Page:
25 Sept 2022

KILDARE MOTORING REVIEW: Kuga keeps an eye on low running costs and efficiency

Electrify your drive with the new Ford Kuga PHEV

KILDARE MOTORING REVIEW: Kuga keeps an eye on low running costs and efficiency

The all-new, third-generation Ford Kuga SUV offers the most electrified powertrain options of any Ford, improving efficiency by up to 30 per cent.

The new Kuga is now available as a petrol/electric Plug-In Hybrid (PHEV) and a Full Hybrid Electric Vehicle (FHEV) for the first time, and it lets drivers choose when and how to deploy battery power, while 1.5-litre and 2.0-litre EcoBlue turbo-diesel engines are also offered. Introducing a sleek new exterior design, with premium proportions for improved roominess and comfort, the new Kuga also adds sophisticated infotainment and connectivity technologies to the mix.

Global Architecture

The new Kuga is based on Ford’s new global front-wheel drive flexible architecture that supports improved aerodynamics for better fuel efficiency, and helps reduce the Kuga’s weight by up to 80kg when compared to the previous generation. This new architecture is designed to enhance crash perfomance and contributes to the Kuga’s Euro NCAP five-star safety rating, while 10 per cent more torsional stiffness leads to improved driving dynamics.

Low Running Costs

Powered by a comparatively large 2.5-litre petrol engine and an electric motor fed by a 14.4kWh battery, the Kuga PHEV promises low running costs and the ability to be driven for up to 64kms on electric power alone. Drivers looking to run the Kuga PHEV as a company car will make the biggest savings, as its low emissions (just 32g/km) give it an appealing Benefit in Kind (BIK) tax rating.

Being able to charge the Kuga PHEV from an EV Home Wallbox charger really makes sense, as the charging process is effortless, and an empty battery can be fully charged in as little as three and a half hours.

Presently, an SEAI home charger grant of up to €600 is available for private customers, resulting in a cost to the customer of around €300 — depending on the type of charger chosen. Other plug-in charging options include those found at public charging stations, with an ever-increasing number of locations around the island of Ireland, or at home (or work) by way of a domestic 230V electrical socket. However, the latter process will take the longest time to charge the Kuga’s battery (approximately six hours for a full charge), but it is an option that will appeal to a certain portion of PHEV and EV drivers.

Four Trim Levels

The all-new Ford Kuga PHEV is available in Titanium, ST-Line, ST-Line X and range-topping Vignale trim levels, with a CVT (automatic) transmission and a front-wheel drive format across all levels.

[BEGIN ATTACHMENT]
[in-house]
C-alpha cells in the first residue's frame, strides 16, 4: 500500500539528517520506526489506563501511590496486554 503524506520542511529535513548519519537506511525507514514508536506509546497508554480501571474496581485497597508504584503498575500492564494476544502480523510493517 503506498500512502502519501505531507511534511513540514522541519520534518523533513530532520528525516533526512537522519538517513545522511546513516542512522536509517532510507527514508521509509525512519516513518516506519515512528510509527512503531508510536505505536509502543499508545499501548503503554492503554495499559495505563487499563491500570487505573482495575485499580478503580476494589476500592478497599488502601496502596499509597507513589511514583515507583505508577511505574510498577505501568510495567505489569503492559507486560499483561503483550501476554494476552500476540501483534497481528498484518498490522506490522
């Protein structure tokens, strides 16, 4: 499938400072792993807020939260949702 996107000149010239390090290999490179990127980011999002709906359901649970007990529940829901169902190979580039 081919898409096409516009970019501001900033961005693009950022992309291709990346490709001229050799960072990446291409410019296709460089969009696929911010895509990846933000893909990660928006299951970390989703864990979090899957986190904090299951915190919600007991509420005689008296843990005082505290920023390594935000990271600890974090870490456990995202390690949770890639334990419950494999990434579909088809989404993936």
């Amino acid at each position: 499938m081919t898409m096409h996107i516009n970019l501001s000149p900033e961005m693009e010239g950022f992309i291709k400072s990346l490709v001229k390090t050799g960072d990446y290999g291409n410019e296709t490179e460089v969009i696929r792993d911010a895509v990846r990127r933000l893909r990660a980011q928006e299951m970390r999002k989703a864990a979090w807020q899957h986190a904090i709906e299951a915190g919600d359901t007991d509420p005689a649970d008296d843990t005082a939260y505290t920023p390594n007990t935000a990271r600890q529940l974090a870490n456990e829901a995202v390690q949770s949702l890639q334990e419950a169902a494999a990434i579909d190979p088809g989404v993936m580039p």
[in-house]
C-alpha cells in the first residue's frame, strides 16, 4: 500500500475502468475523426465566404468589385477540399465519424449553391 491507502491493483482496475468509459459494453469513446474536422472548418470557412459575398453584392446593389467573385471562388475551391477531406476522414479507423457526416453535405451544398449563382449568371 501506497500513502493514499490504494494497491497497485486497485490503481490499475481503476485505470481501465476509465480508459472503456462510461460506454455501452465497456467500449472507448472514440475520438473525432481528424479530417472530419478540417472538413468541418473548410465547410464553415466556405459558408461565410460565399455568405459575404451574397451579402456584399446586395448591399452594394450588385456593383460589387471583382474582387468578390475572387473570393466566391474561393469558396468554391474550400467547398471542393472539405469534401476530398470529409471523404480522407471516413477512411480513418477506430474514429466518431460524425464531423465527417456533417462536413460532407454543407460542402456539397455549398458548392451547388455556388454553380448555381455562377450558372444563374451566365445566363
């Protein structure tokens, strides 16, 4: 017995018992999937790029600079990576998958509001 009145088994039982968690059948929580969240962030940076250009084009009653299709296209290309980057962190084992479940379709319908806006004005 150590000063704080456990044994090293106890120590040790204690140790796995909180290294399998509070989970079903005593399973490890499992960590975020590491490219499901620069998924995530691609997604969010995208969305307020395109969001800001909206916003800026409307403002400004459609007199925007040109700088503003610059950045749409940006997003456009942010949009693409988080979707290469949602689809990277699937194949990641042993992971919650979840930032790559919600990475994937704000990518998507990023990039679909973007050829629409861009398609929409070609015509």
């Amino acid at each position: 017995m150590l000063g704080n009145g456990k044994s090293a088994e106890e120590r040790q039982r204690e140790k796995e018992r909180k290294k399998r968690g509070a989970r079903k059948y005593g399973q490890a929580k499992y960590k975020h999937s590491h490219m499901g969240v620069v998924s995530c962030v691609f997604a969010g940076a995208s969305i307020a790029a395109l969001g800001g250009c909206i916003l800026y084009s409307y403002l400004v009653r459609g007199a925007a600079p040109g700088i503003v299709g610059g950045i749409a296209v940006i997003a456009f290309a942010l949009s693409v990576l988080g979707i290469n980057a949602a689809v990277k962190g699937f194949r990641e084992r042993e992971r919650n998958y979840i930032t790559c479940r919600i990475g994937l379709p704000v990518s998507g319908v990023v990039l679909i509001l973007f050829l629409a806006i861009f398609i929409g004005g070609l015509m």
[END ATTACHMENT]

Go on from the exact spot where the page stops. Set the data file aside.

Thanks to a hefty power output of 225PS (222bhp), the Kuga PHEV can sprint from 0-100km/h in just 9.2-seconds, can reach a top speed of 201km/h, and can consume as little as 1.1-litres of fuel for every 100km’s driven on a combined driving cycle when every journey is started with a full battery charge.

Test Car

My test car was a Ford Kuga ST-Line X, which looked super-stylish in its Chrome Blue metallic paintwork with contrasting 18” Rock metallic alloy wheels. Standard ST-Line X specification includes such key features as full LED headlights and front fog lights with front cornering, automatic high/low beam control, black roof rails, ST-Line full body styling kit, large rear spoiler, red brake calipers, premium touch partial Sensico sports seats with red stitching, B&O premium audio system (575 watts), driver impairment monitor, wireless phone charging, fully digital instrument panel, Lane Keep Assist, alloy pedals, and multiple airbags, along with a whole host of safety, infotainment and connectivity features.

The new Kuga PHEV comes with many drive modes to cater for a variety of driving styles. Not only are there the usual Normal, Eco and Sport settings, but there is also a Slippery Deep Snow/Sand mode — even though the Kuga PHEV is offered only with front-wheel drive.

Additionally, there are four settings for the electric drivetrain. ‘EV Charge’ tops up the battery using the engine, while ‘EV Now’ prioritises any remaining electric energy. ‘EV Later’ holds the state of charge for a later journey, and ‘EV Auto’ uses the car’s electronics to determine the most efficient combination of petrol and electric power delivery.

With a full battery, the Kuga PHEV will move off in near-silence, while the Kuga’s raised driving position and good visibility, make it very easy to drive in town.

The level of brake regeneration can be boosted by pushing the ‘L’ button on the rotary gear selector and, while it doesn’t allow one-pedal driving, it does help to make urban journeys as efficient as possible. As long as there is enough charge in the PHEV’s battery, the Kuga can operate at speeds of up to 136km/h without the engine intervening.

By injecting some of the original Kuga’s dynamic appeal into the new Kuga, it is safe to say that Ford’s latest mid-size SUV is on target to reclaim its crown as one of the best SUV’s on sale.

The all-new Ford Kuga PHEV is priced from €41,480 with my test car specification priced from €45,690. Additionally, a host of optional extras and keenly-priced ‘packs’ are available for ultimate personalisation. The all-new Ford Kuga range is on sale now.

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